The First Remembrance Parades


The men of Hedon line up for the parade
The men of Hedon line up for the parade


On Sunday 4th August 1918 Remembrance Services were held all over the country. In Hedon a procession formed up outside the Town Hall led by Lieut. Stonehouse who was in command of the Hedon Platoon of the East Yorkshire Volunteer Regiment. They were followed by the local police led by Inspector Sweeny, and the Special Constables led by Mr. W.H. Todd as Group Leader. Next came the Sea Scouts under R.F. Jameson and the Hedon Nursing Division of St. John’s Ambulance Brigade led by Mrs. Jameson and land workers under Mrs. Watson. Also in the parade were brothers of the Oddfellows Lodge and burgesses of the Town. They proceeded to St. Augustine’s which was already well filled with people. The Rev. Ainslie preached on paying attention to spiritual matters as necessary to winning the war. The collection was split between the Lord Roberts Workshops Memorial Fund and the St. Dunstan’s Home for Blinded Soldiers. The Procession then marched to Market Hill where they were addressed by the Mayor R.A. Park. All sang the National Anthem and the procession then moved off back to the Town Hall.

After the Armistice it took until July 1919 until the Peace Treaty was signed. Saturday 19th July 1919 was set as the date for the official celebrations. In Hedon the celebrations started the day before when all children under 16 were presented with a peace medal by the Mayoress Mrs. R.A. Park. That evening the men of the town assembled, many in costumes, with flaming torches to proceed to the Market Hill where a massive bonfire was built. The parade was led by Mr. Beet and the prizes for the best costumes went to Messrs. Sharp, Dean and Todd. Also in the parade was an effigy of the Kaiser. The torches surrounded the bonfire and the ‘Kaiser’ placed on top. Mrs. W. Heron lit the pyre and there was much cheering when the Kaiser caught fire. There were many coloured lights and fireworks too.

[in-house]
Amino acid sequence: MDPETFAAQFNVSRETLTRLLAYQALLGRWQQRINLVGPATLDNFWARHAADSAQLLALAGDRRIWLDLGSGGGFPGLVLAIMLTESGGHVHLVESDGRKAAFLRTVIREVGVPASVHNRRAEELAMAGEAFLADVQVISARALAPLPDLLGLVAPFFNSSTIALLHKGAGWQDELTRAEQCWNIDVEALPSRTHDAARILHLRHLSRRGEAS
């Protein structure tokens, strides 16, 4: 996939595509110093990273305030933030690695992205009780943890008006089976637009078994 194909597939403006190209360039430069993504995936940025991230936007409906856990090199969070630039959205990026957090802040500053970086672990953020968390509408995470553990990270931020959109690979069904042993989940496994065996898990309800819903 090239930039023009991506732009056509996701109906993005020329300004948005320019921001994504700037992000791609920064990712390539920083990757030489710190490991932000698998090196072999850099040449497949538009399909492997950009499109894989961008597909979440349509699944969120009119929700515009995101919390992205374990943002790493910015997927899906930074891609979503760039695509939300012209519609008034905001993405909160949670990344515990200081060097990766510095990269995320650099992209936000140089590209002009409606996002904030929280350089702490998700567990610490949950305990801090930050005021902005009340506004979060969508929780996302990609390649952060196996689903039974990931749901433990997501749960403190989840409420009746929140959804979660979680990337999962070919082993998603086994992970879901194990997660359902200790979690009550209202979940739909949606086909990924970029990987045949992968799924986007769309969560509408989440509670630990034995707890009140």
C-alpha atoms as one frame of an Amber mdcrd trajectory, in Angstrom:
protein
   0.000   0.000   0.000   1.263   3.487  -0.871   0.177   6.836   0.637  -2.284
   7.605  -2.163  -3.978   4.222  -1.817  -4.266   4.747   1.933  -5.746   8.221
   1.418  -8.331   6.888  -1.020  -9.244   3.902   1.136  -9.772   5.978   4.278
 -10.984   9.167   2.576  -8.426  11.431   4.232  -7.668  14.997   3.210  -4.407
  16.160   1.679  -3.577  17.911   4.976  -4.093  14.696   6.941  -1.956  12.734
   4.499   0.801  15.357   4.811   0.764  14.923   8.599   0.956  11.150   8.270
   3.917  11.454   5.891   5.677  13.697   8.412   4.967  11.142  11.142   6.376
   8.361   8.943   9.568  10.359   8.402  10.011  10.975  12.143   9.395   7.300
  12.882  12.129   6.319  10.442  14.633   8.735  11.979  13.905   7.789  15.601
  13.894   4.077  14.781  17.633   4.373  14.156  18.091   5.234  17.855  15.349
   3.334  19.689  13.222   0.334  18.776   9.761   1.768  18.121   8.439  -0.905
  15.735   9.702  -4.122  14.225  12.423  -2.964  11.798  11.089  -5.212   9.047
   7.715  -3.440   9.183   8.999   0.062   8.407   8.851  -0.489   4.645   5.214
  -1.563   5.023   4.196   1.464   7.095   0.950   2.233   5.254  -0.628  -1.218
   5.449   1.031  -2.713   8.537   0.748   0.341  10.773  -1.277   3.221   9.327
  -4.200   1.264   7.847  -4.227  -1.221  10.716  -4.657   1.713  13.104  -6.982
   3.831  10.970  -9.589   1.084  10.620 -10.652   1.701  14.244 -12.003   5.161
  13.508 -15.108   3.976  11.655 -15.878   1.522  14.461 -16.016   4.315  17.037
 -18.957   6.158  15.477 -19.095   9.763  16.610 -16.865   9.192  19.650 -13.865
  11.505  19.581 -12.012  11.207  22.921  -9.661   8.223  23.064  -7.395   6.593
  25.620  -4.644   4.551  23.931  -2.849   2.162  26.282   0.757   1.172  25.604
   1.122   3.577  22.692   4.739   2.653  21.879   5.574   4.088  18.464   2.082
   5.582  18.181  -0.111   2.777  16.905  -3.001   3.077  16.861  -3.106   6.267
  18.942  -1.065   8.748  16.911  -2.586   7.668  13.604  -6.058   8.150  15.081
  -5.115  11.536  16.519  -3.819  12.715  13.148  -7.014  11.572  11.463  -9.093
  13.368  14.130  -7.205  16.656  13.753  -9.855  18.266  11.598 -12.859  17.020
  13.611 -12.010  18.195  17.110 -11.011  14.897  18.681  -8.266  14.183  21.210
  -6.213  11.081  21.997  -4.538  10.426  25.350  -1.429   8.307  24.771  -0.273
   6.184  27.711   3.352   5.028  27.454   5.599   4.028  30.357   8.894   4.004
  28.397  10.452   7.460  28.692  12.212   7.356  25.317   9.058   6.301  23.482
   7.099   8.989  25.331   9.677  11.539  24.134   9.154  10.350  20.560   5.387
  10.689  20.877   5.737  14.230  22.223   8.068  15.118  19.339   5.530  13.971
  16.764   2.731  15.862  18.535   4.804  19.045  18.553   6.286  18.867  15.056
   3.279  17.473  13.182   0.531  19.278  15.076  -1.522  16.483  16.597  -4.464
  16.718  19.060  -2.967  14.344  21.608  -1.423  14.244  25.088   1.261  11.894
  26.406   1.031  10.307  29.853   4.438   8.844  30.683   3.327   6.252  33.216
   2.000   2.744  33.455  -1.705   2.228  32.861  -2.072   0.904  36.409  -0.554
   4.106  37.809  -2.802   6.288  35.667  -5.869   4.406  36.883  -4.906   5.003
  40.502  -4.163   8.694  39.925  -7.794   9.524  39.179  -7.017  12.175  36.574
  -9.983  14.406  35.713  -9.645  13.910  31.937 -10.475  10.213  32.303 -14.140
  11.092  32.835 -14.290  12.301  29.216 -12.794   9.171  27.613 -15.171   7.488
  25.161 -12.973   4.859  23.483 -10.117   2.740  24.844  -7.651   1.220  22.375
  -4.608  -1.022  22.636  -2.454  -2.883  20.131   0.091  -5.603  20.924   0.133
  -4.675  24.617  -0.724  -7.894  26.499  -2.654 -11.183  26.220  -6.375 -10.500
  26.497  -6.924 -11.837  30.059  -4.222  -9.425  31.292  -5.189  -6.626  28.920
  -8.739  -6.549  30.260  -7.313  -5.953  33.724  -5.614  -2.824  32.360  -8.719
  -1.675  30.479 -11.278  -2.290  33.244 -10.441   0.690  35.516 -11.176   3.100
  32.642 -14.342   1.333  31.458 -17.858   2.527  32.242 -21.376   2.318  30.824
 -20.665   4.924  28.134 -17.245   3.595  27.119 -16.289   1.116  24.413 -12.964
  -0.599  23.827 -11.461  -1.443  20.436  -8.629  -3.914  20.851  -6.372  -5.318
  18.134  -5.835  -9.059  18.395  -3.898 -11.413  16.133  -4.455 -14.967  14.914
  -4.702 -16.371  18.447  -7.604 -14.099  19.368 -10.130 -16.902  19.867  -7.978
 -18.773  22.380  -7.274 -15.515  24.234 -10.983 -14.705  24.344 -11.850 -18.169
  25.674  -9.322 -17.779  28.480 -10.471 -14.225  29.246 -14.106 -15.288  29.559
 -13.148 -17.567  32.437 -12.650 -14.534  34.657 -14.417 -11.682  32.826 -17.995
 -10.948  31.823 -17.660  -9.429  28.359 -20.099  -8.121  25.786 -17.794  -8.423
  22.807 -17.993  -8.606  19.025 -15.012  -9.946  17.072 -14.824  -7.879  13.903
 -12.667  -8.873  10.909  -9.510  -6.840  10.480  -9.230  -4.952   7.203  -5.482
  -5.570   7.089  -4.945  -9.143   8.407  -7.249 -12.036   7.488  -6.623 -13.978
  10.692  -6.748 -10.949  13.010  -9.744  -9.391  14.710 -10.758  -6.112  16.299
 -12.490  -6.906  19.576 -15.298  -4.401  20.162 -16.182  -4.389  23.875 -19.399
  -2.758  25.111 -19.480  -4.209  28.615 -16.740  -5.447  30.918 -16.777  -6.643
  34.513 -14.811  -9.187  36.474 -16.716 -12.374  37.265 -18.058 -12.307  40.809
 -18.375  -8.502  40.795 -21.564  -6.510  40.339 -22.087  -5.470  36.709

Women and children join the parade

On the Saturday morning a procession formed on the cricket field and marched to the Town Hall. This procession was nowhere near as formal as that of the previous year. At the Town Hall the Mayor was preceeded by the Mace Bearer Howard Markham and ex-soldiers and their children, school children and nurses and others of the town. On Market Hill an open air service was held. The Vicar of St. Augustine’s said the prayers, the Wesleyan Minister read the lessons and the address was given by the Primitive Methodist Minister. Hymns and the National Anthem were sung with the church bells being rung at intervals led by Mr. Horseman.

At 1230 sports were held on the cricket field. Races were held for children and adults and there was a public tea for under-16s, demobilised soldiers and their wives and other invited guests. In the evening a concert was held at Lambert House by kind permission of Col. And Mrs. White. The house and grounds were decked with flags large and small, and many fairy lights. There was much singing and dancing with the local school children performing too.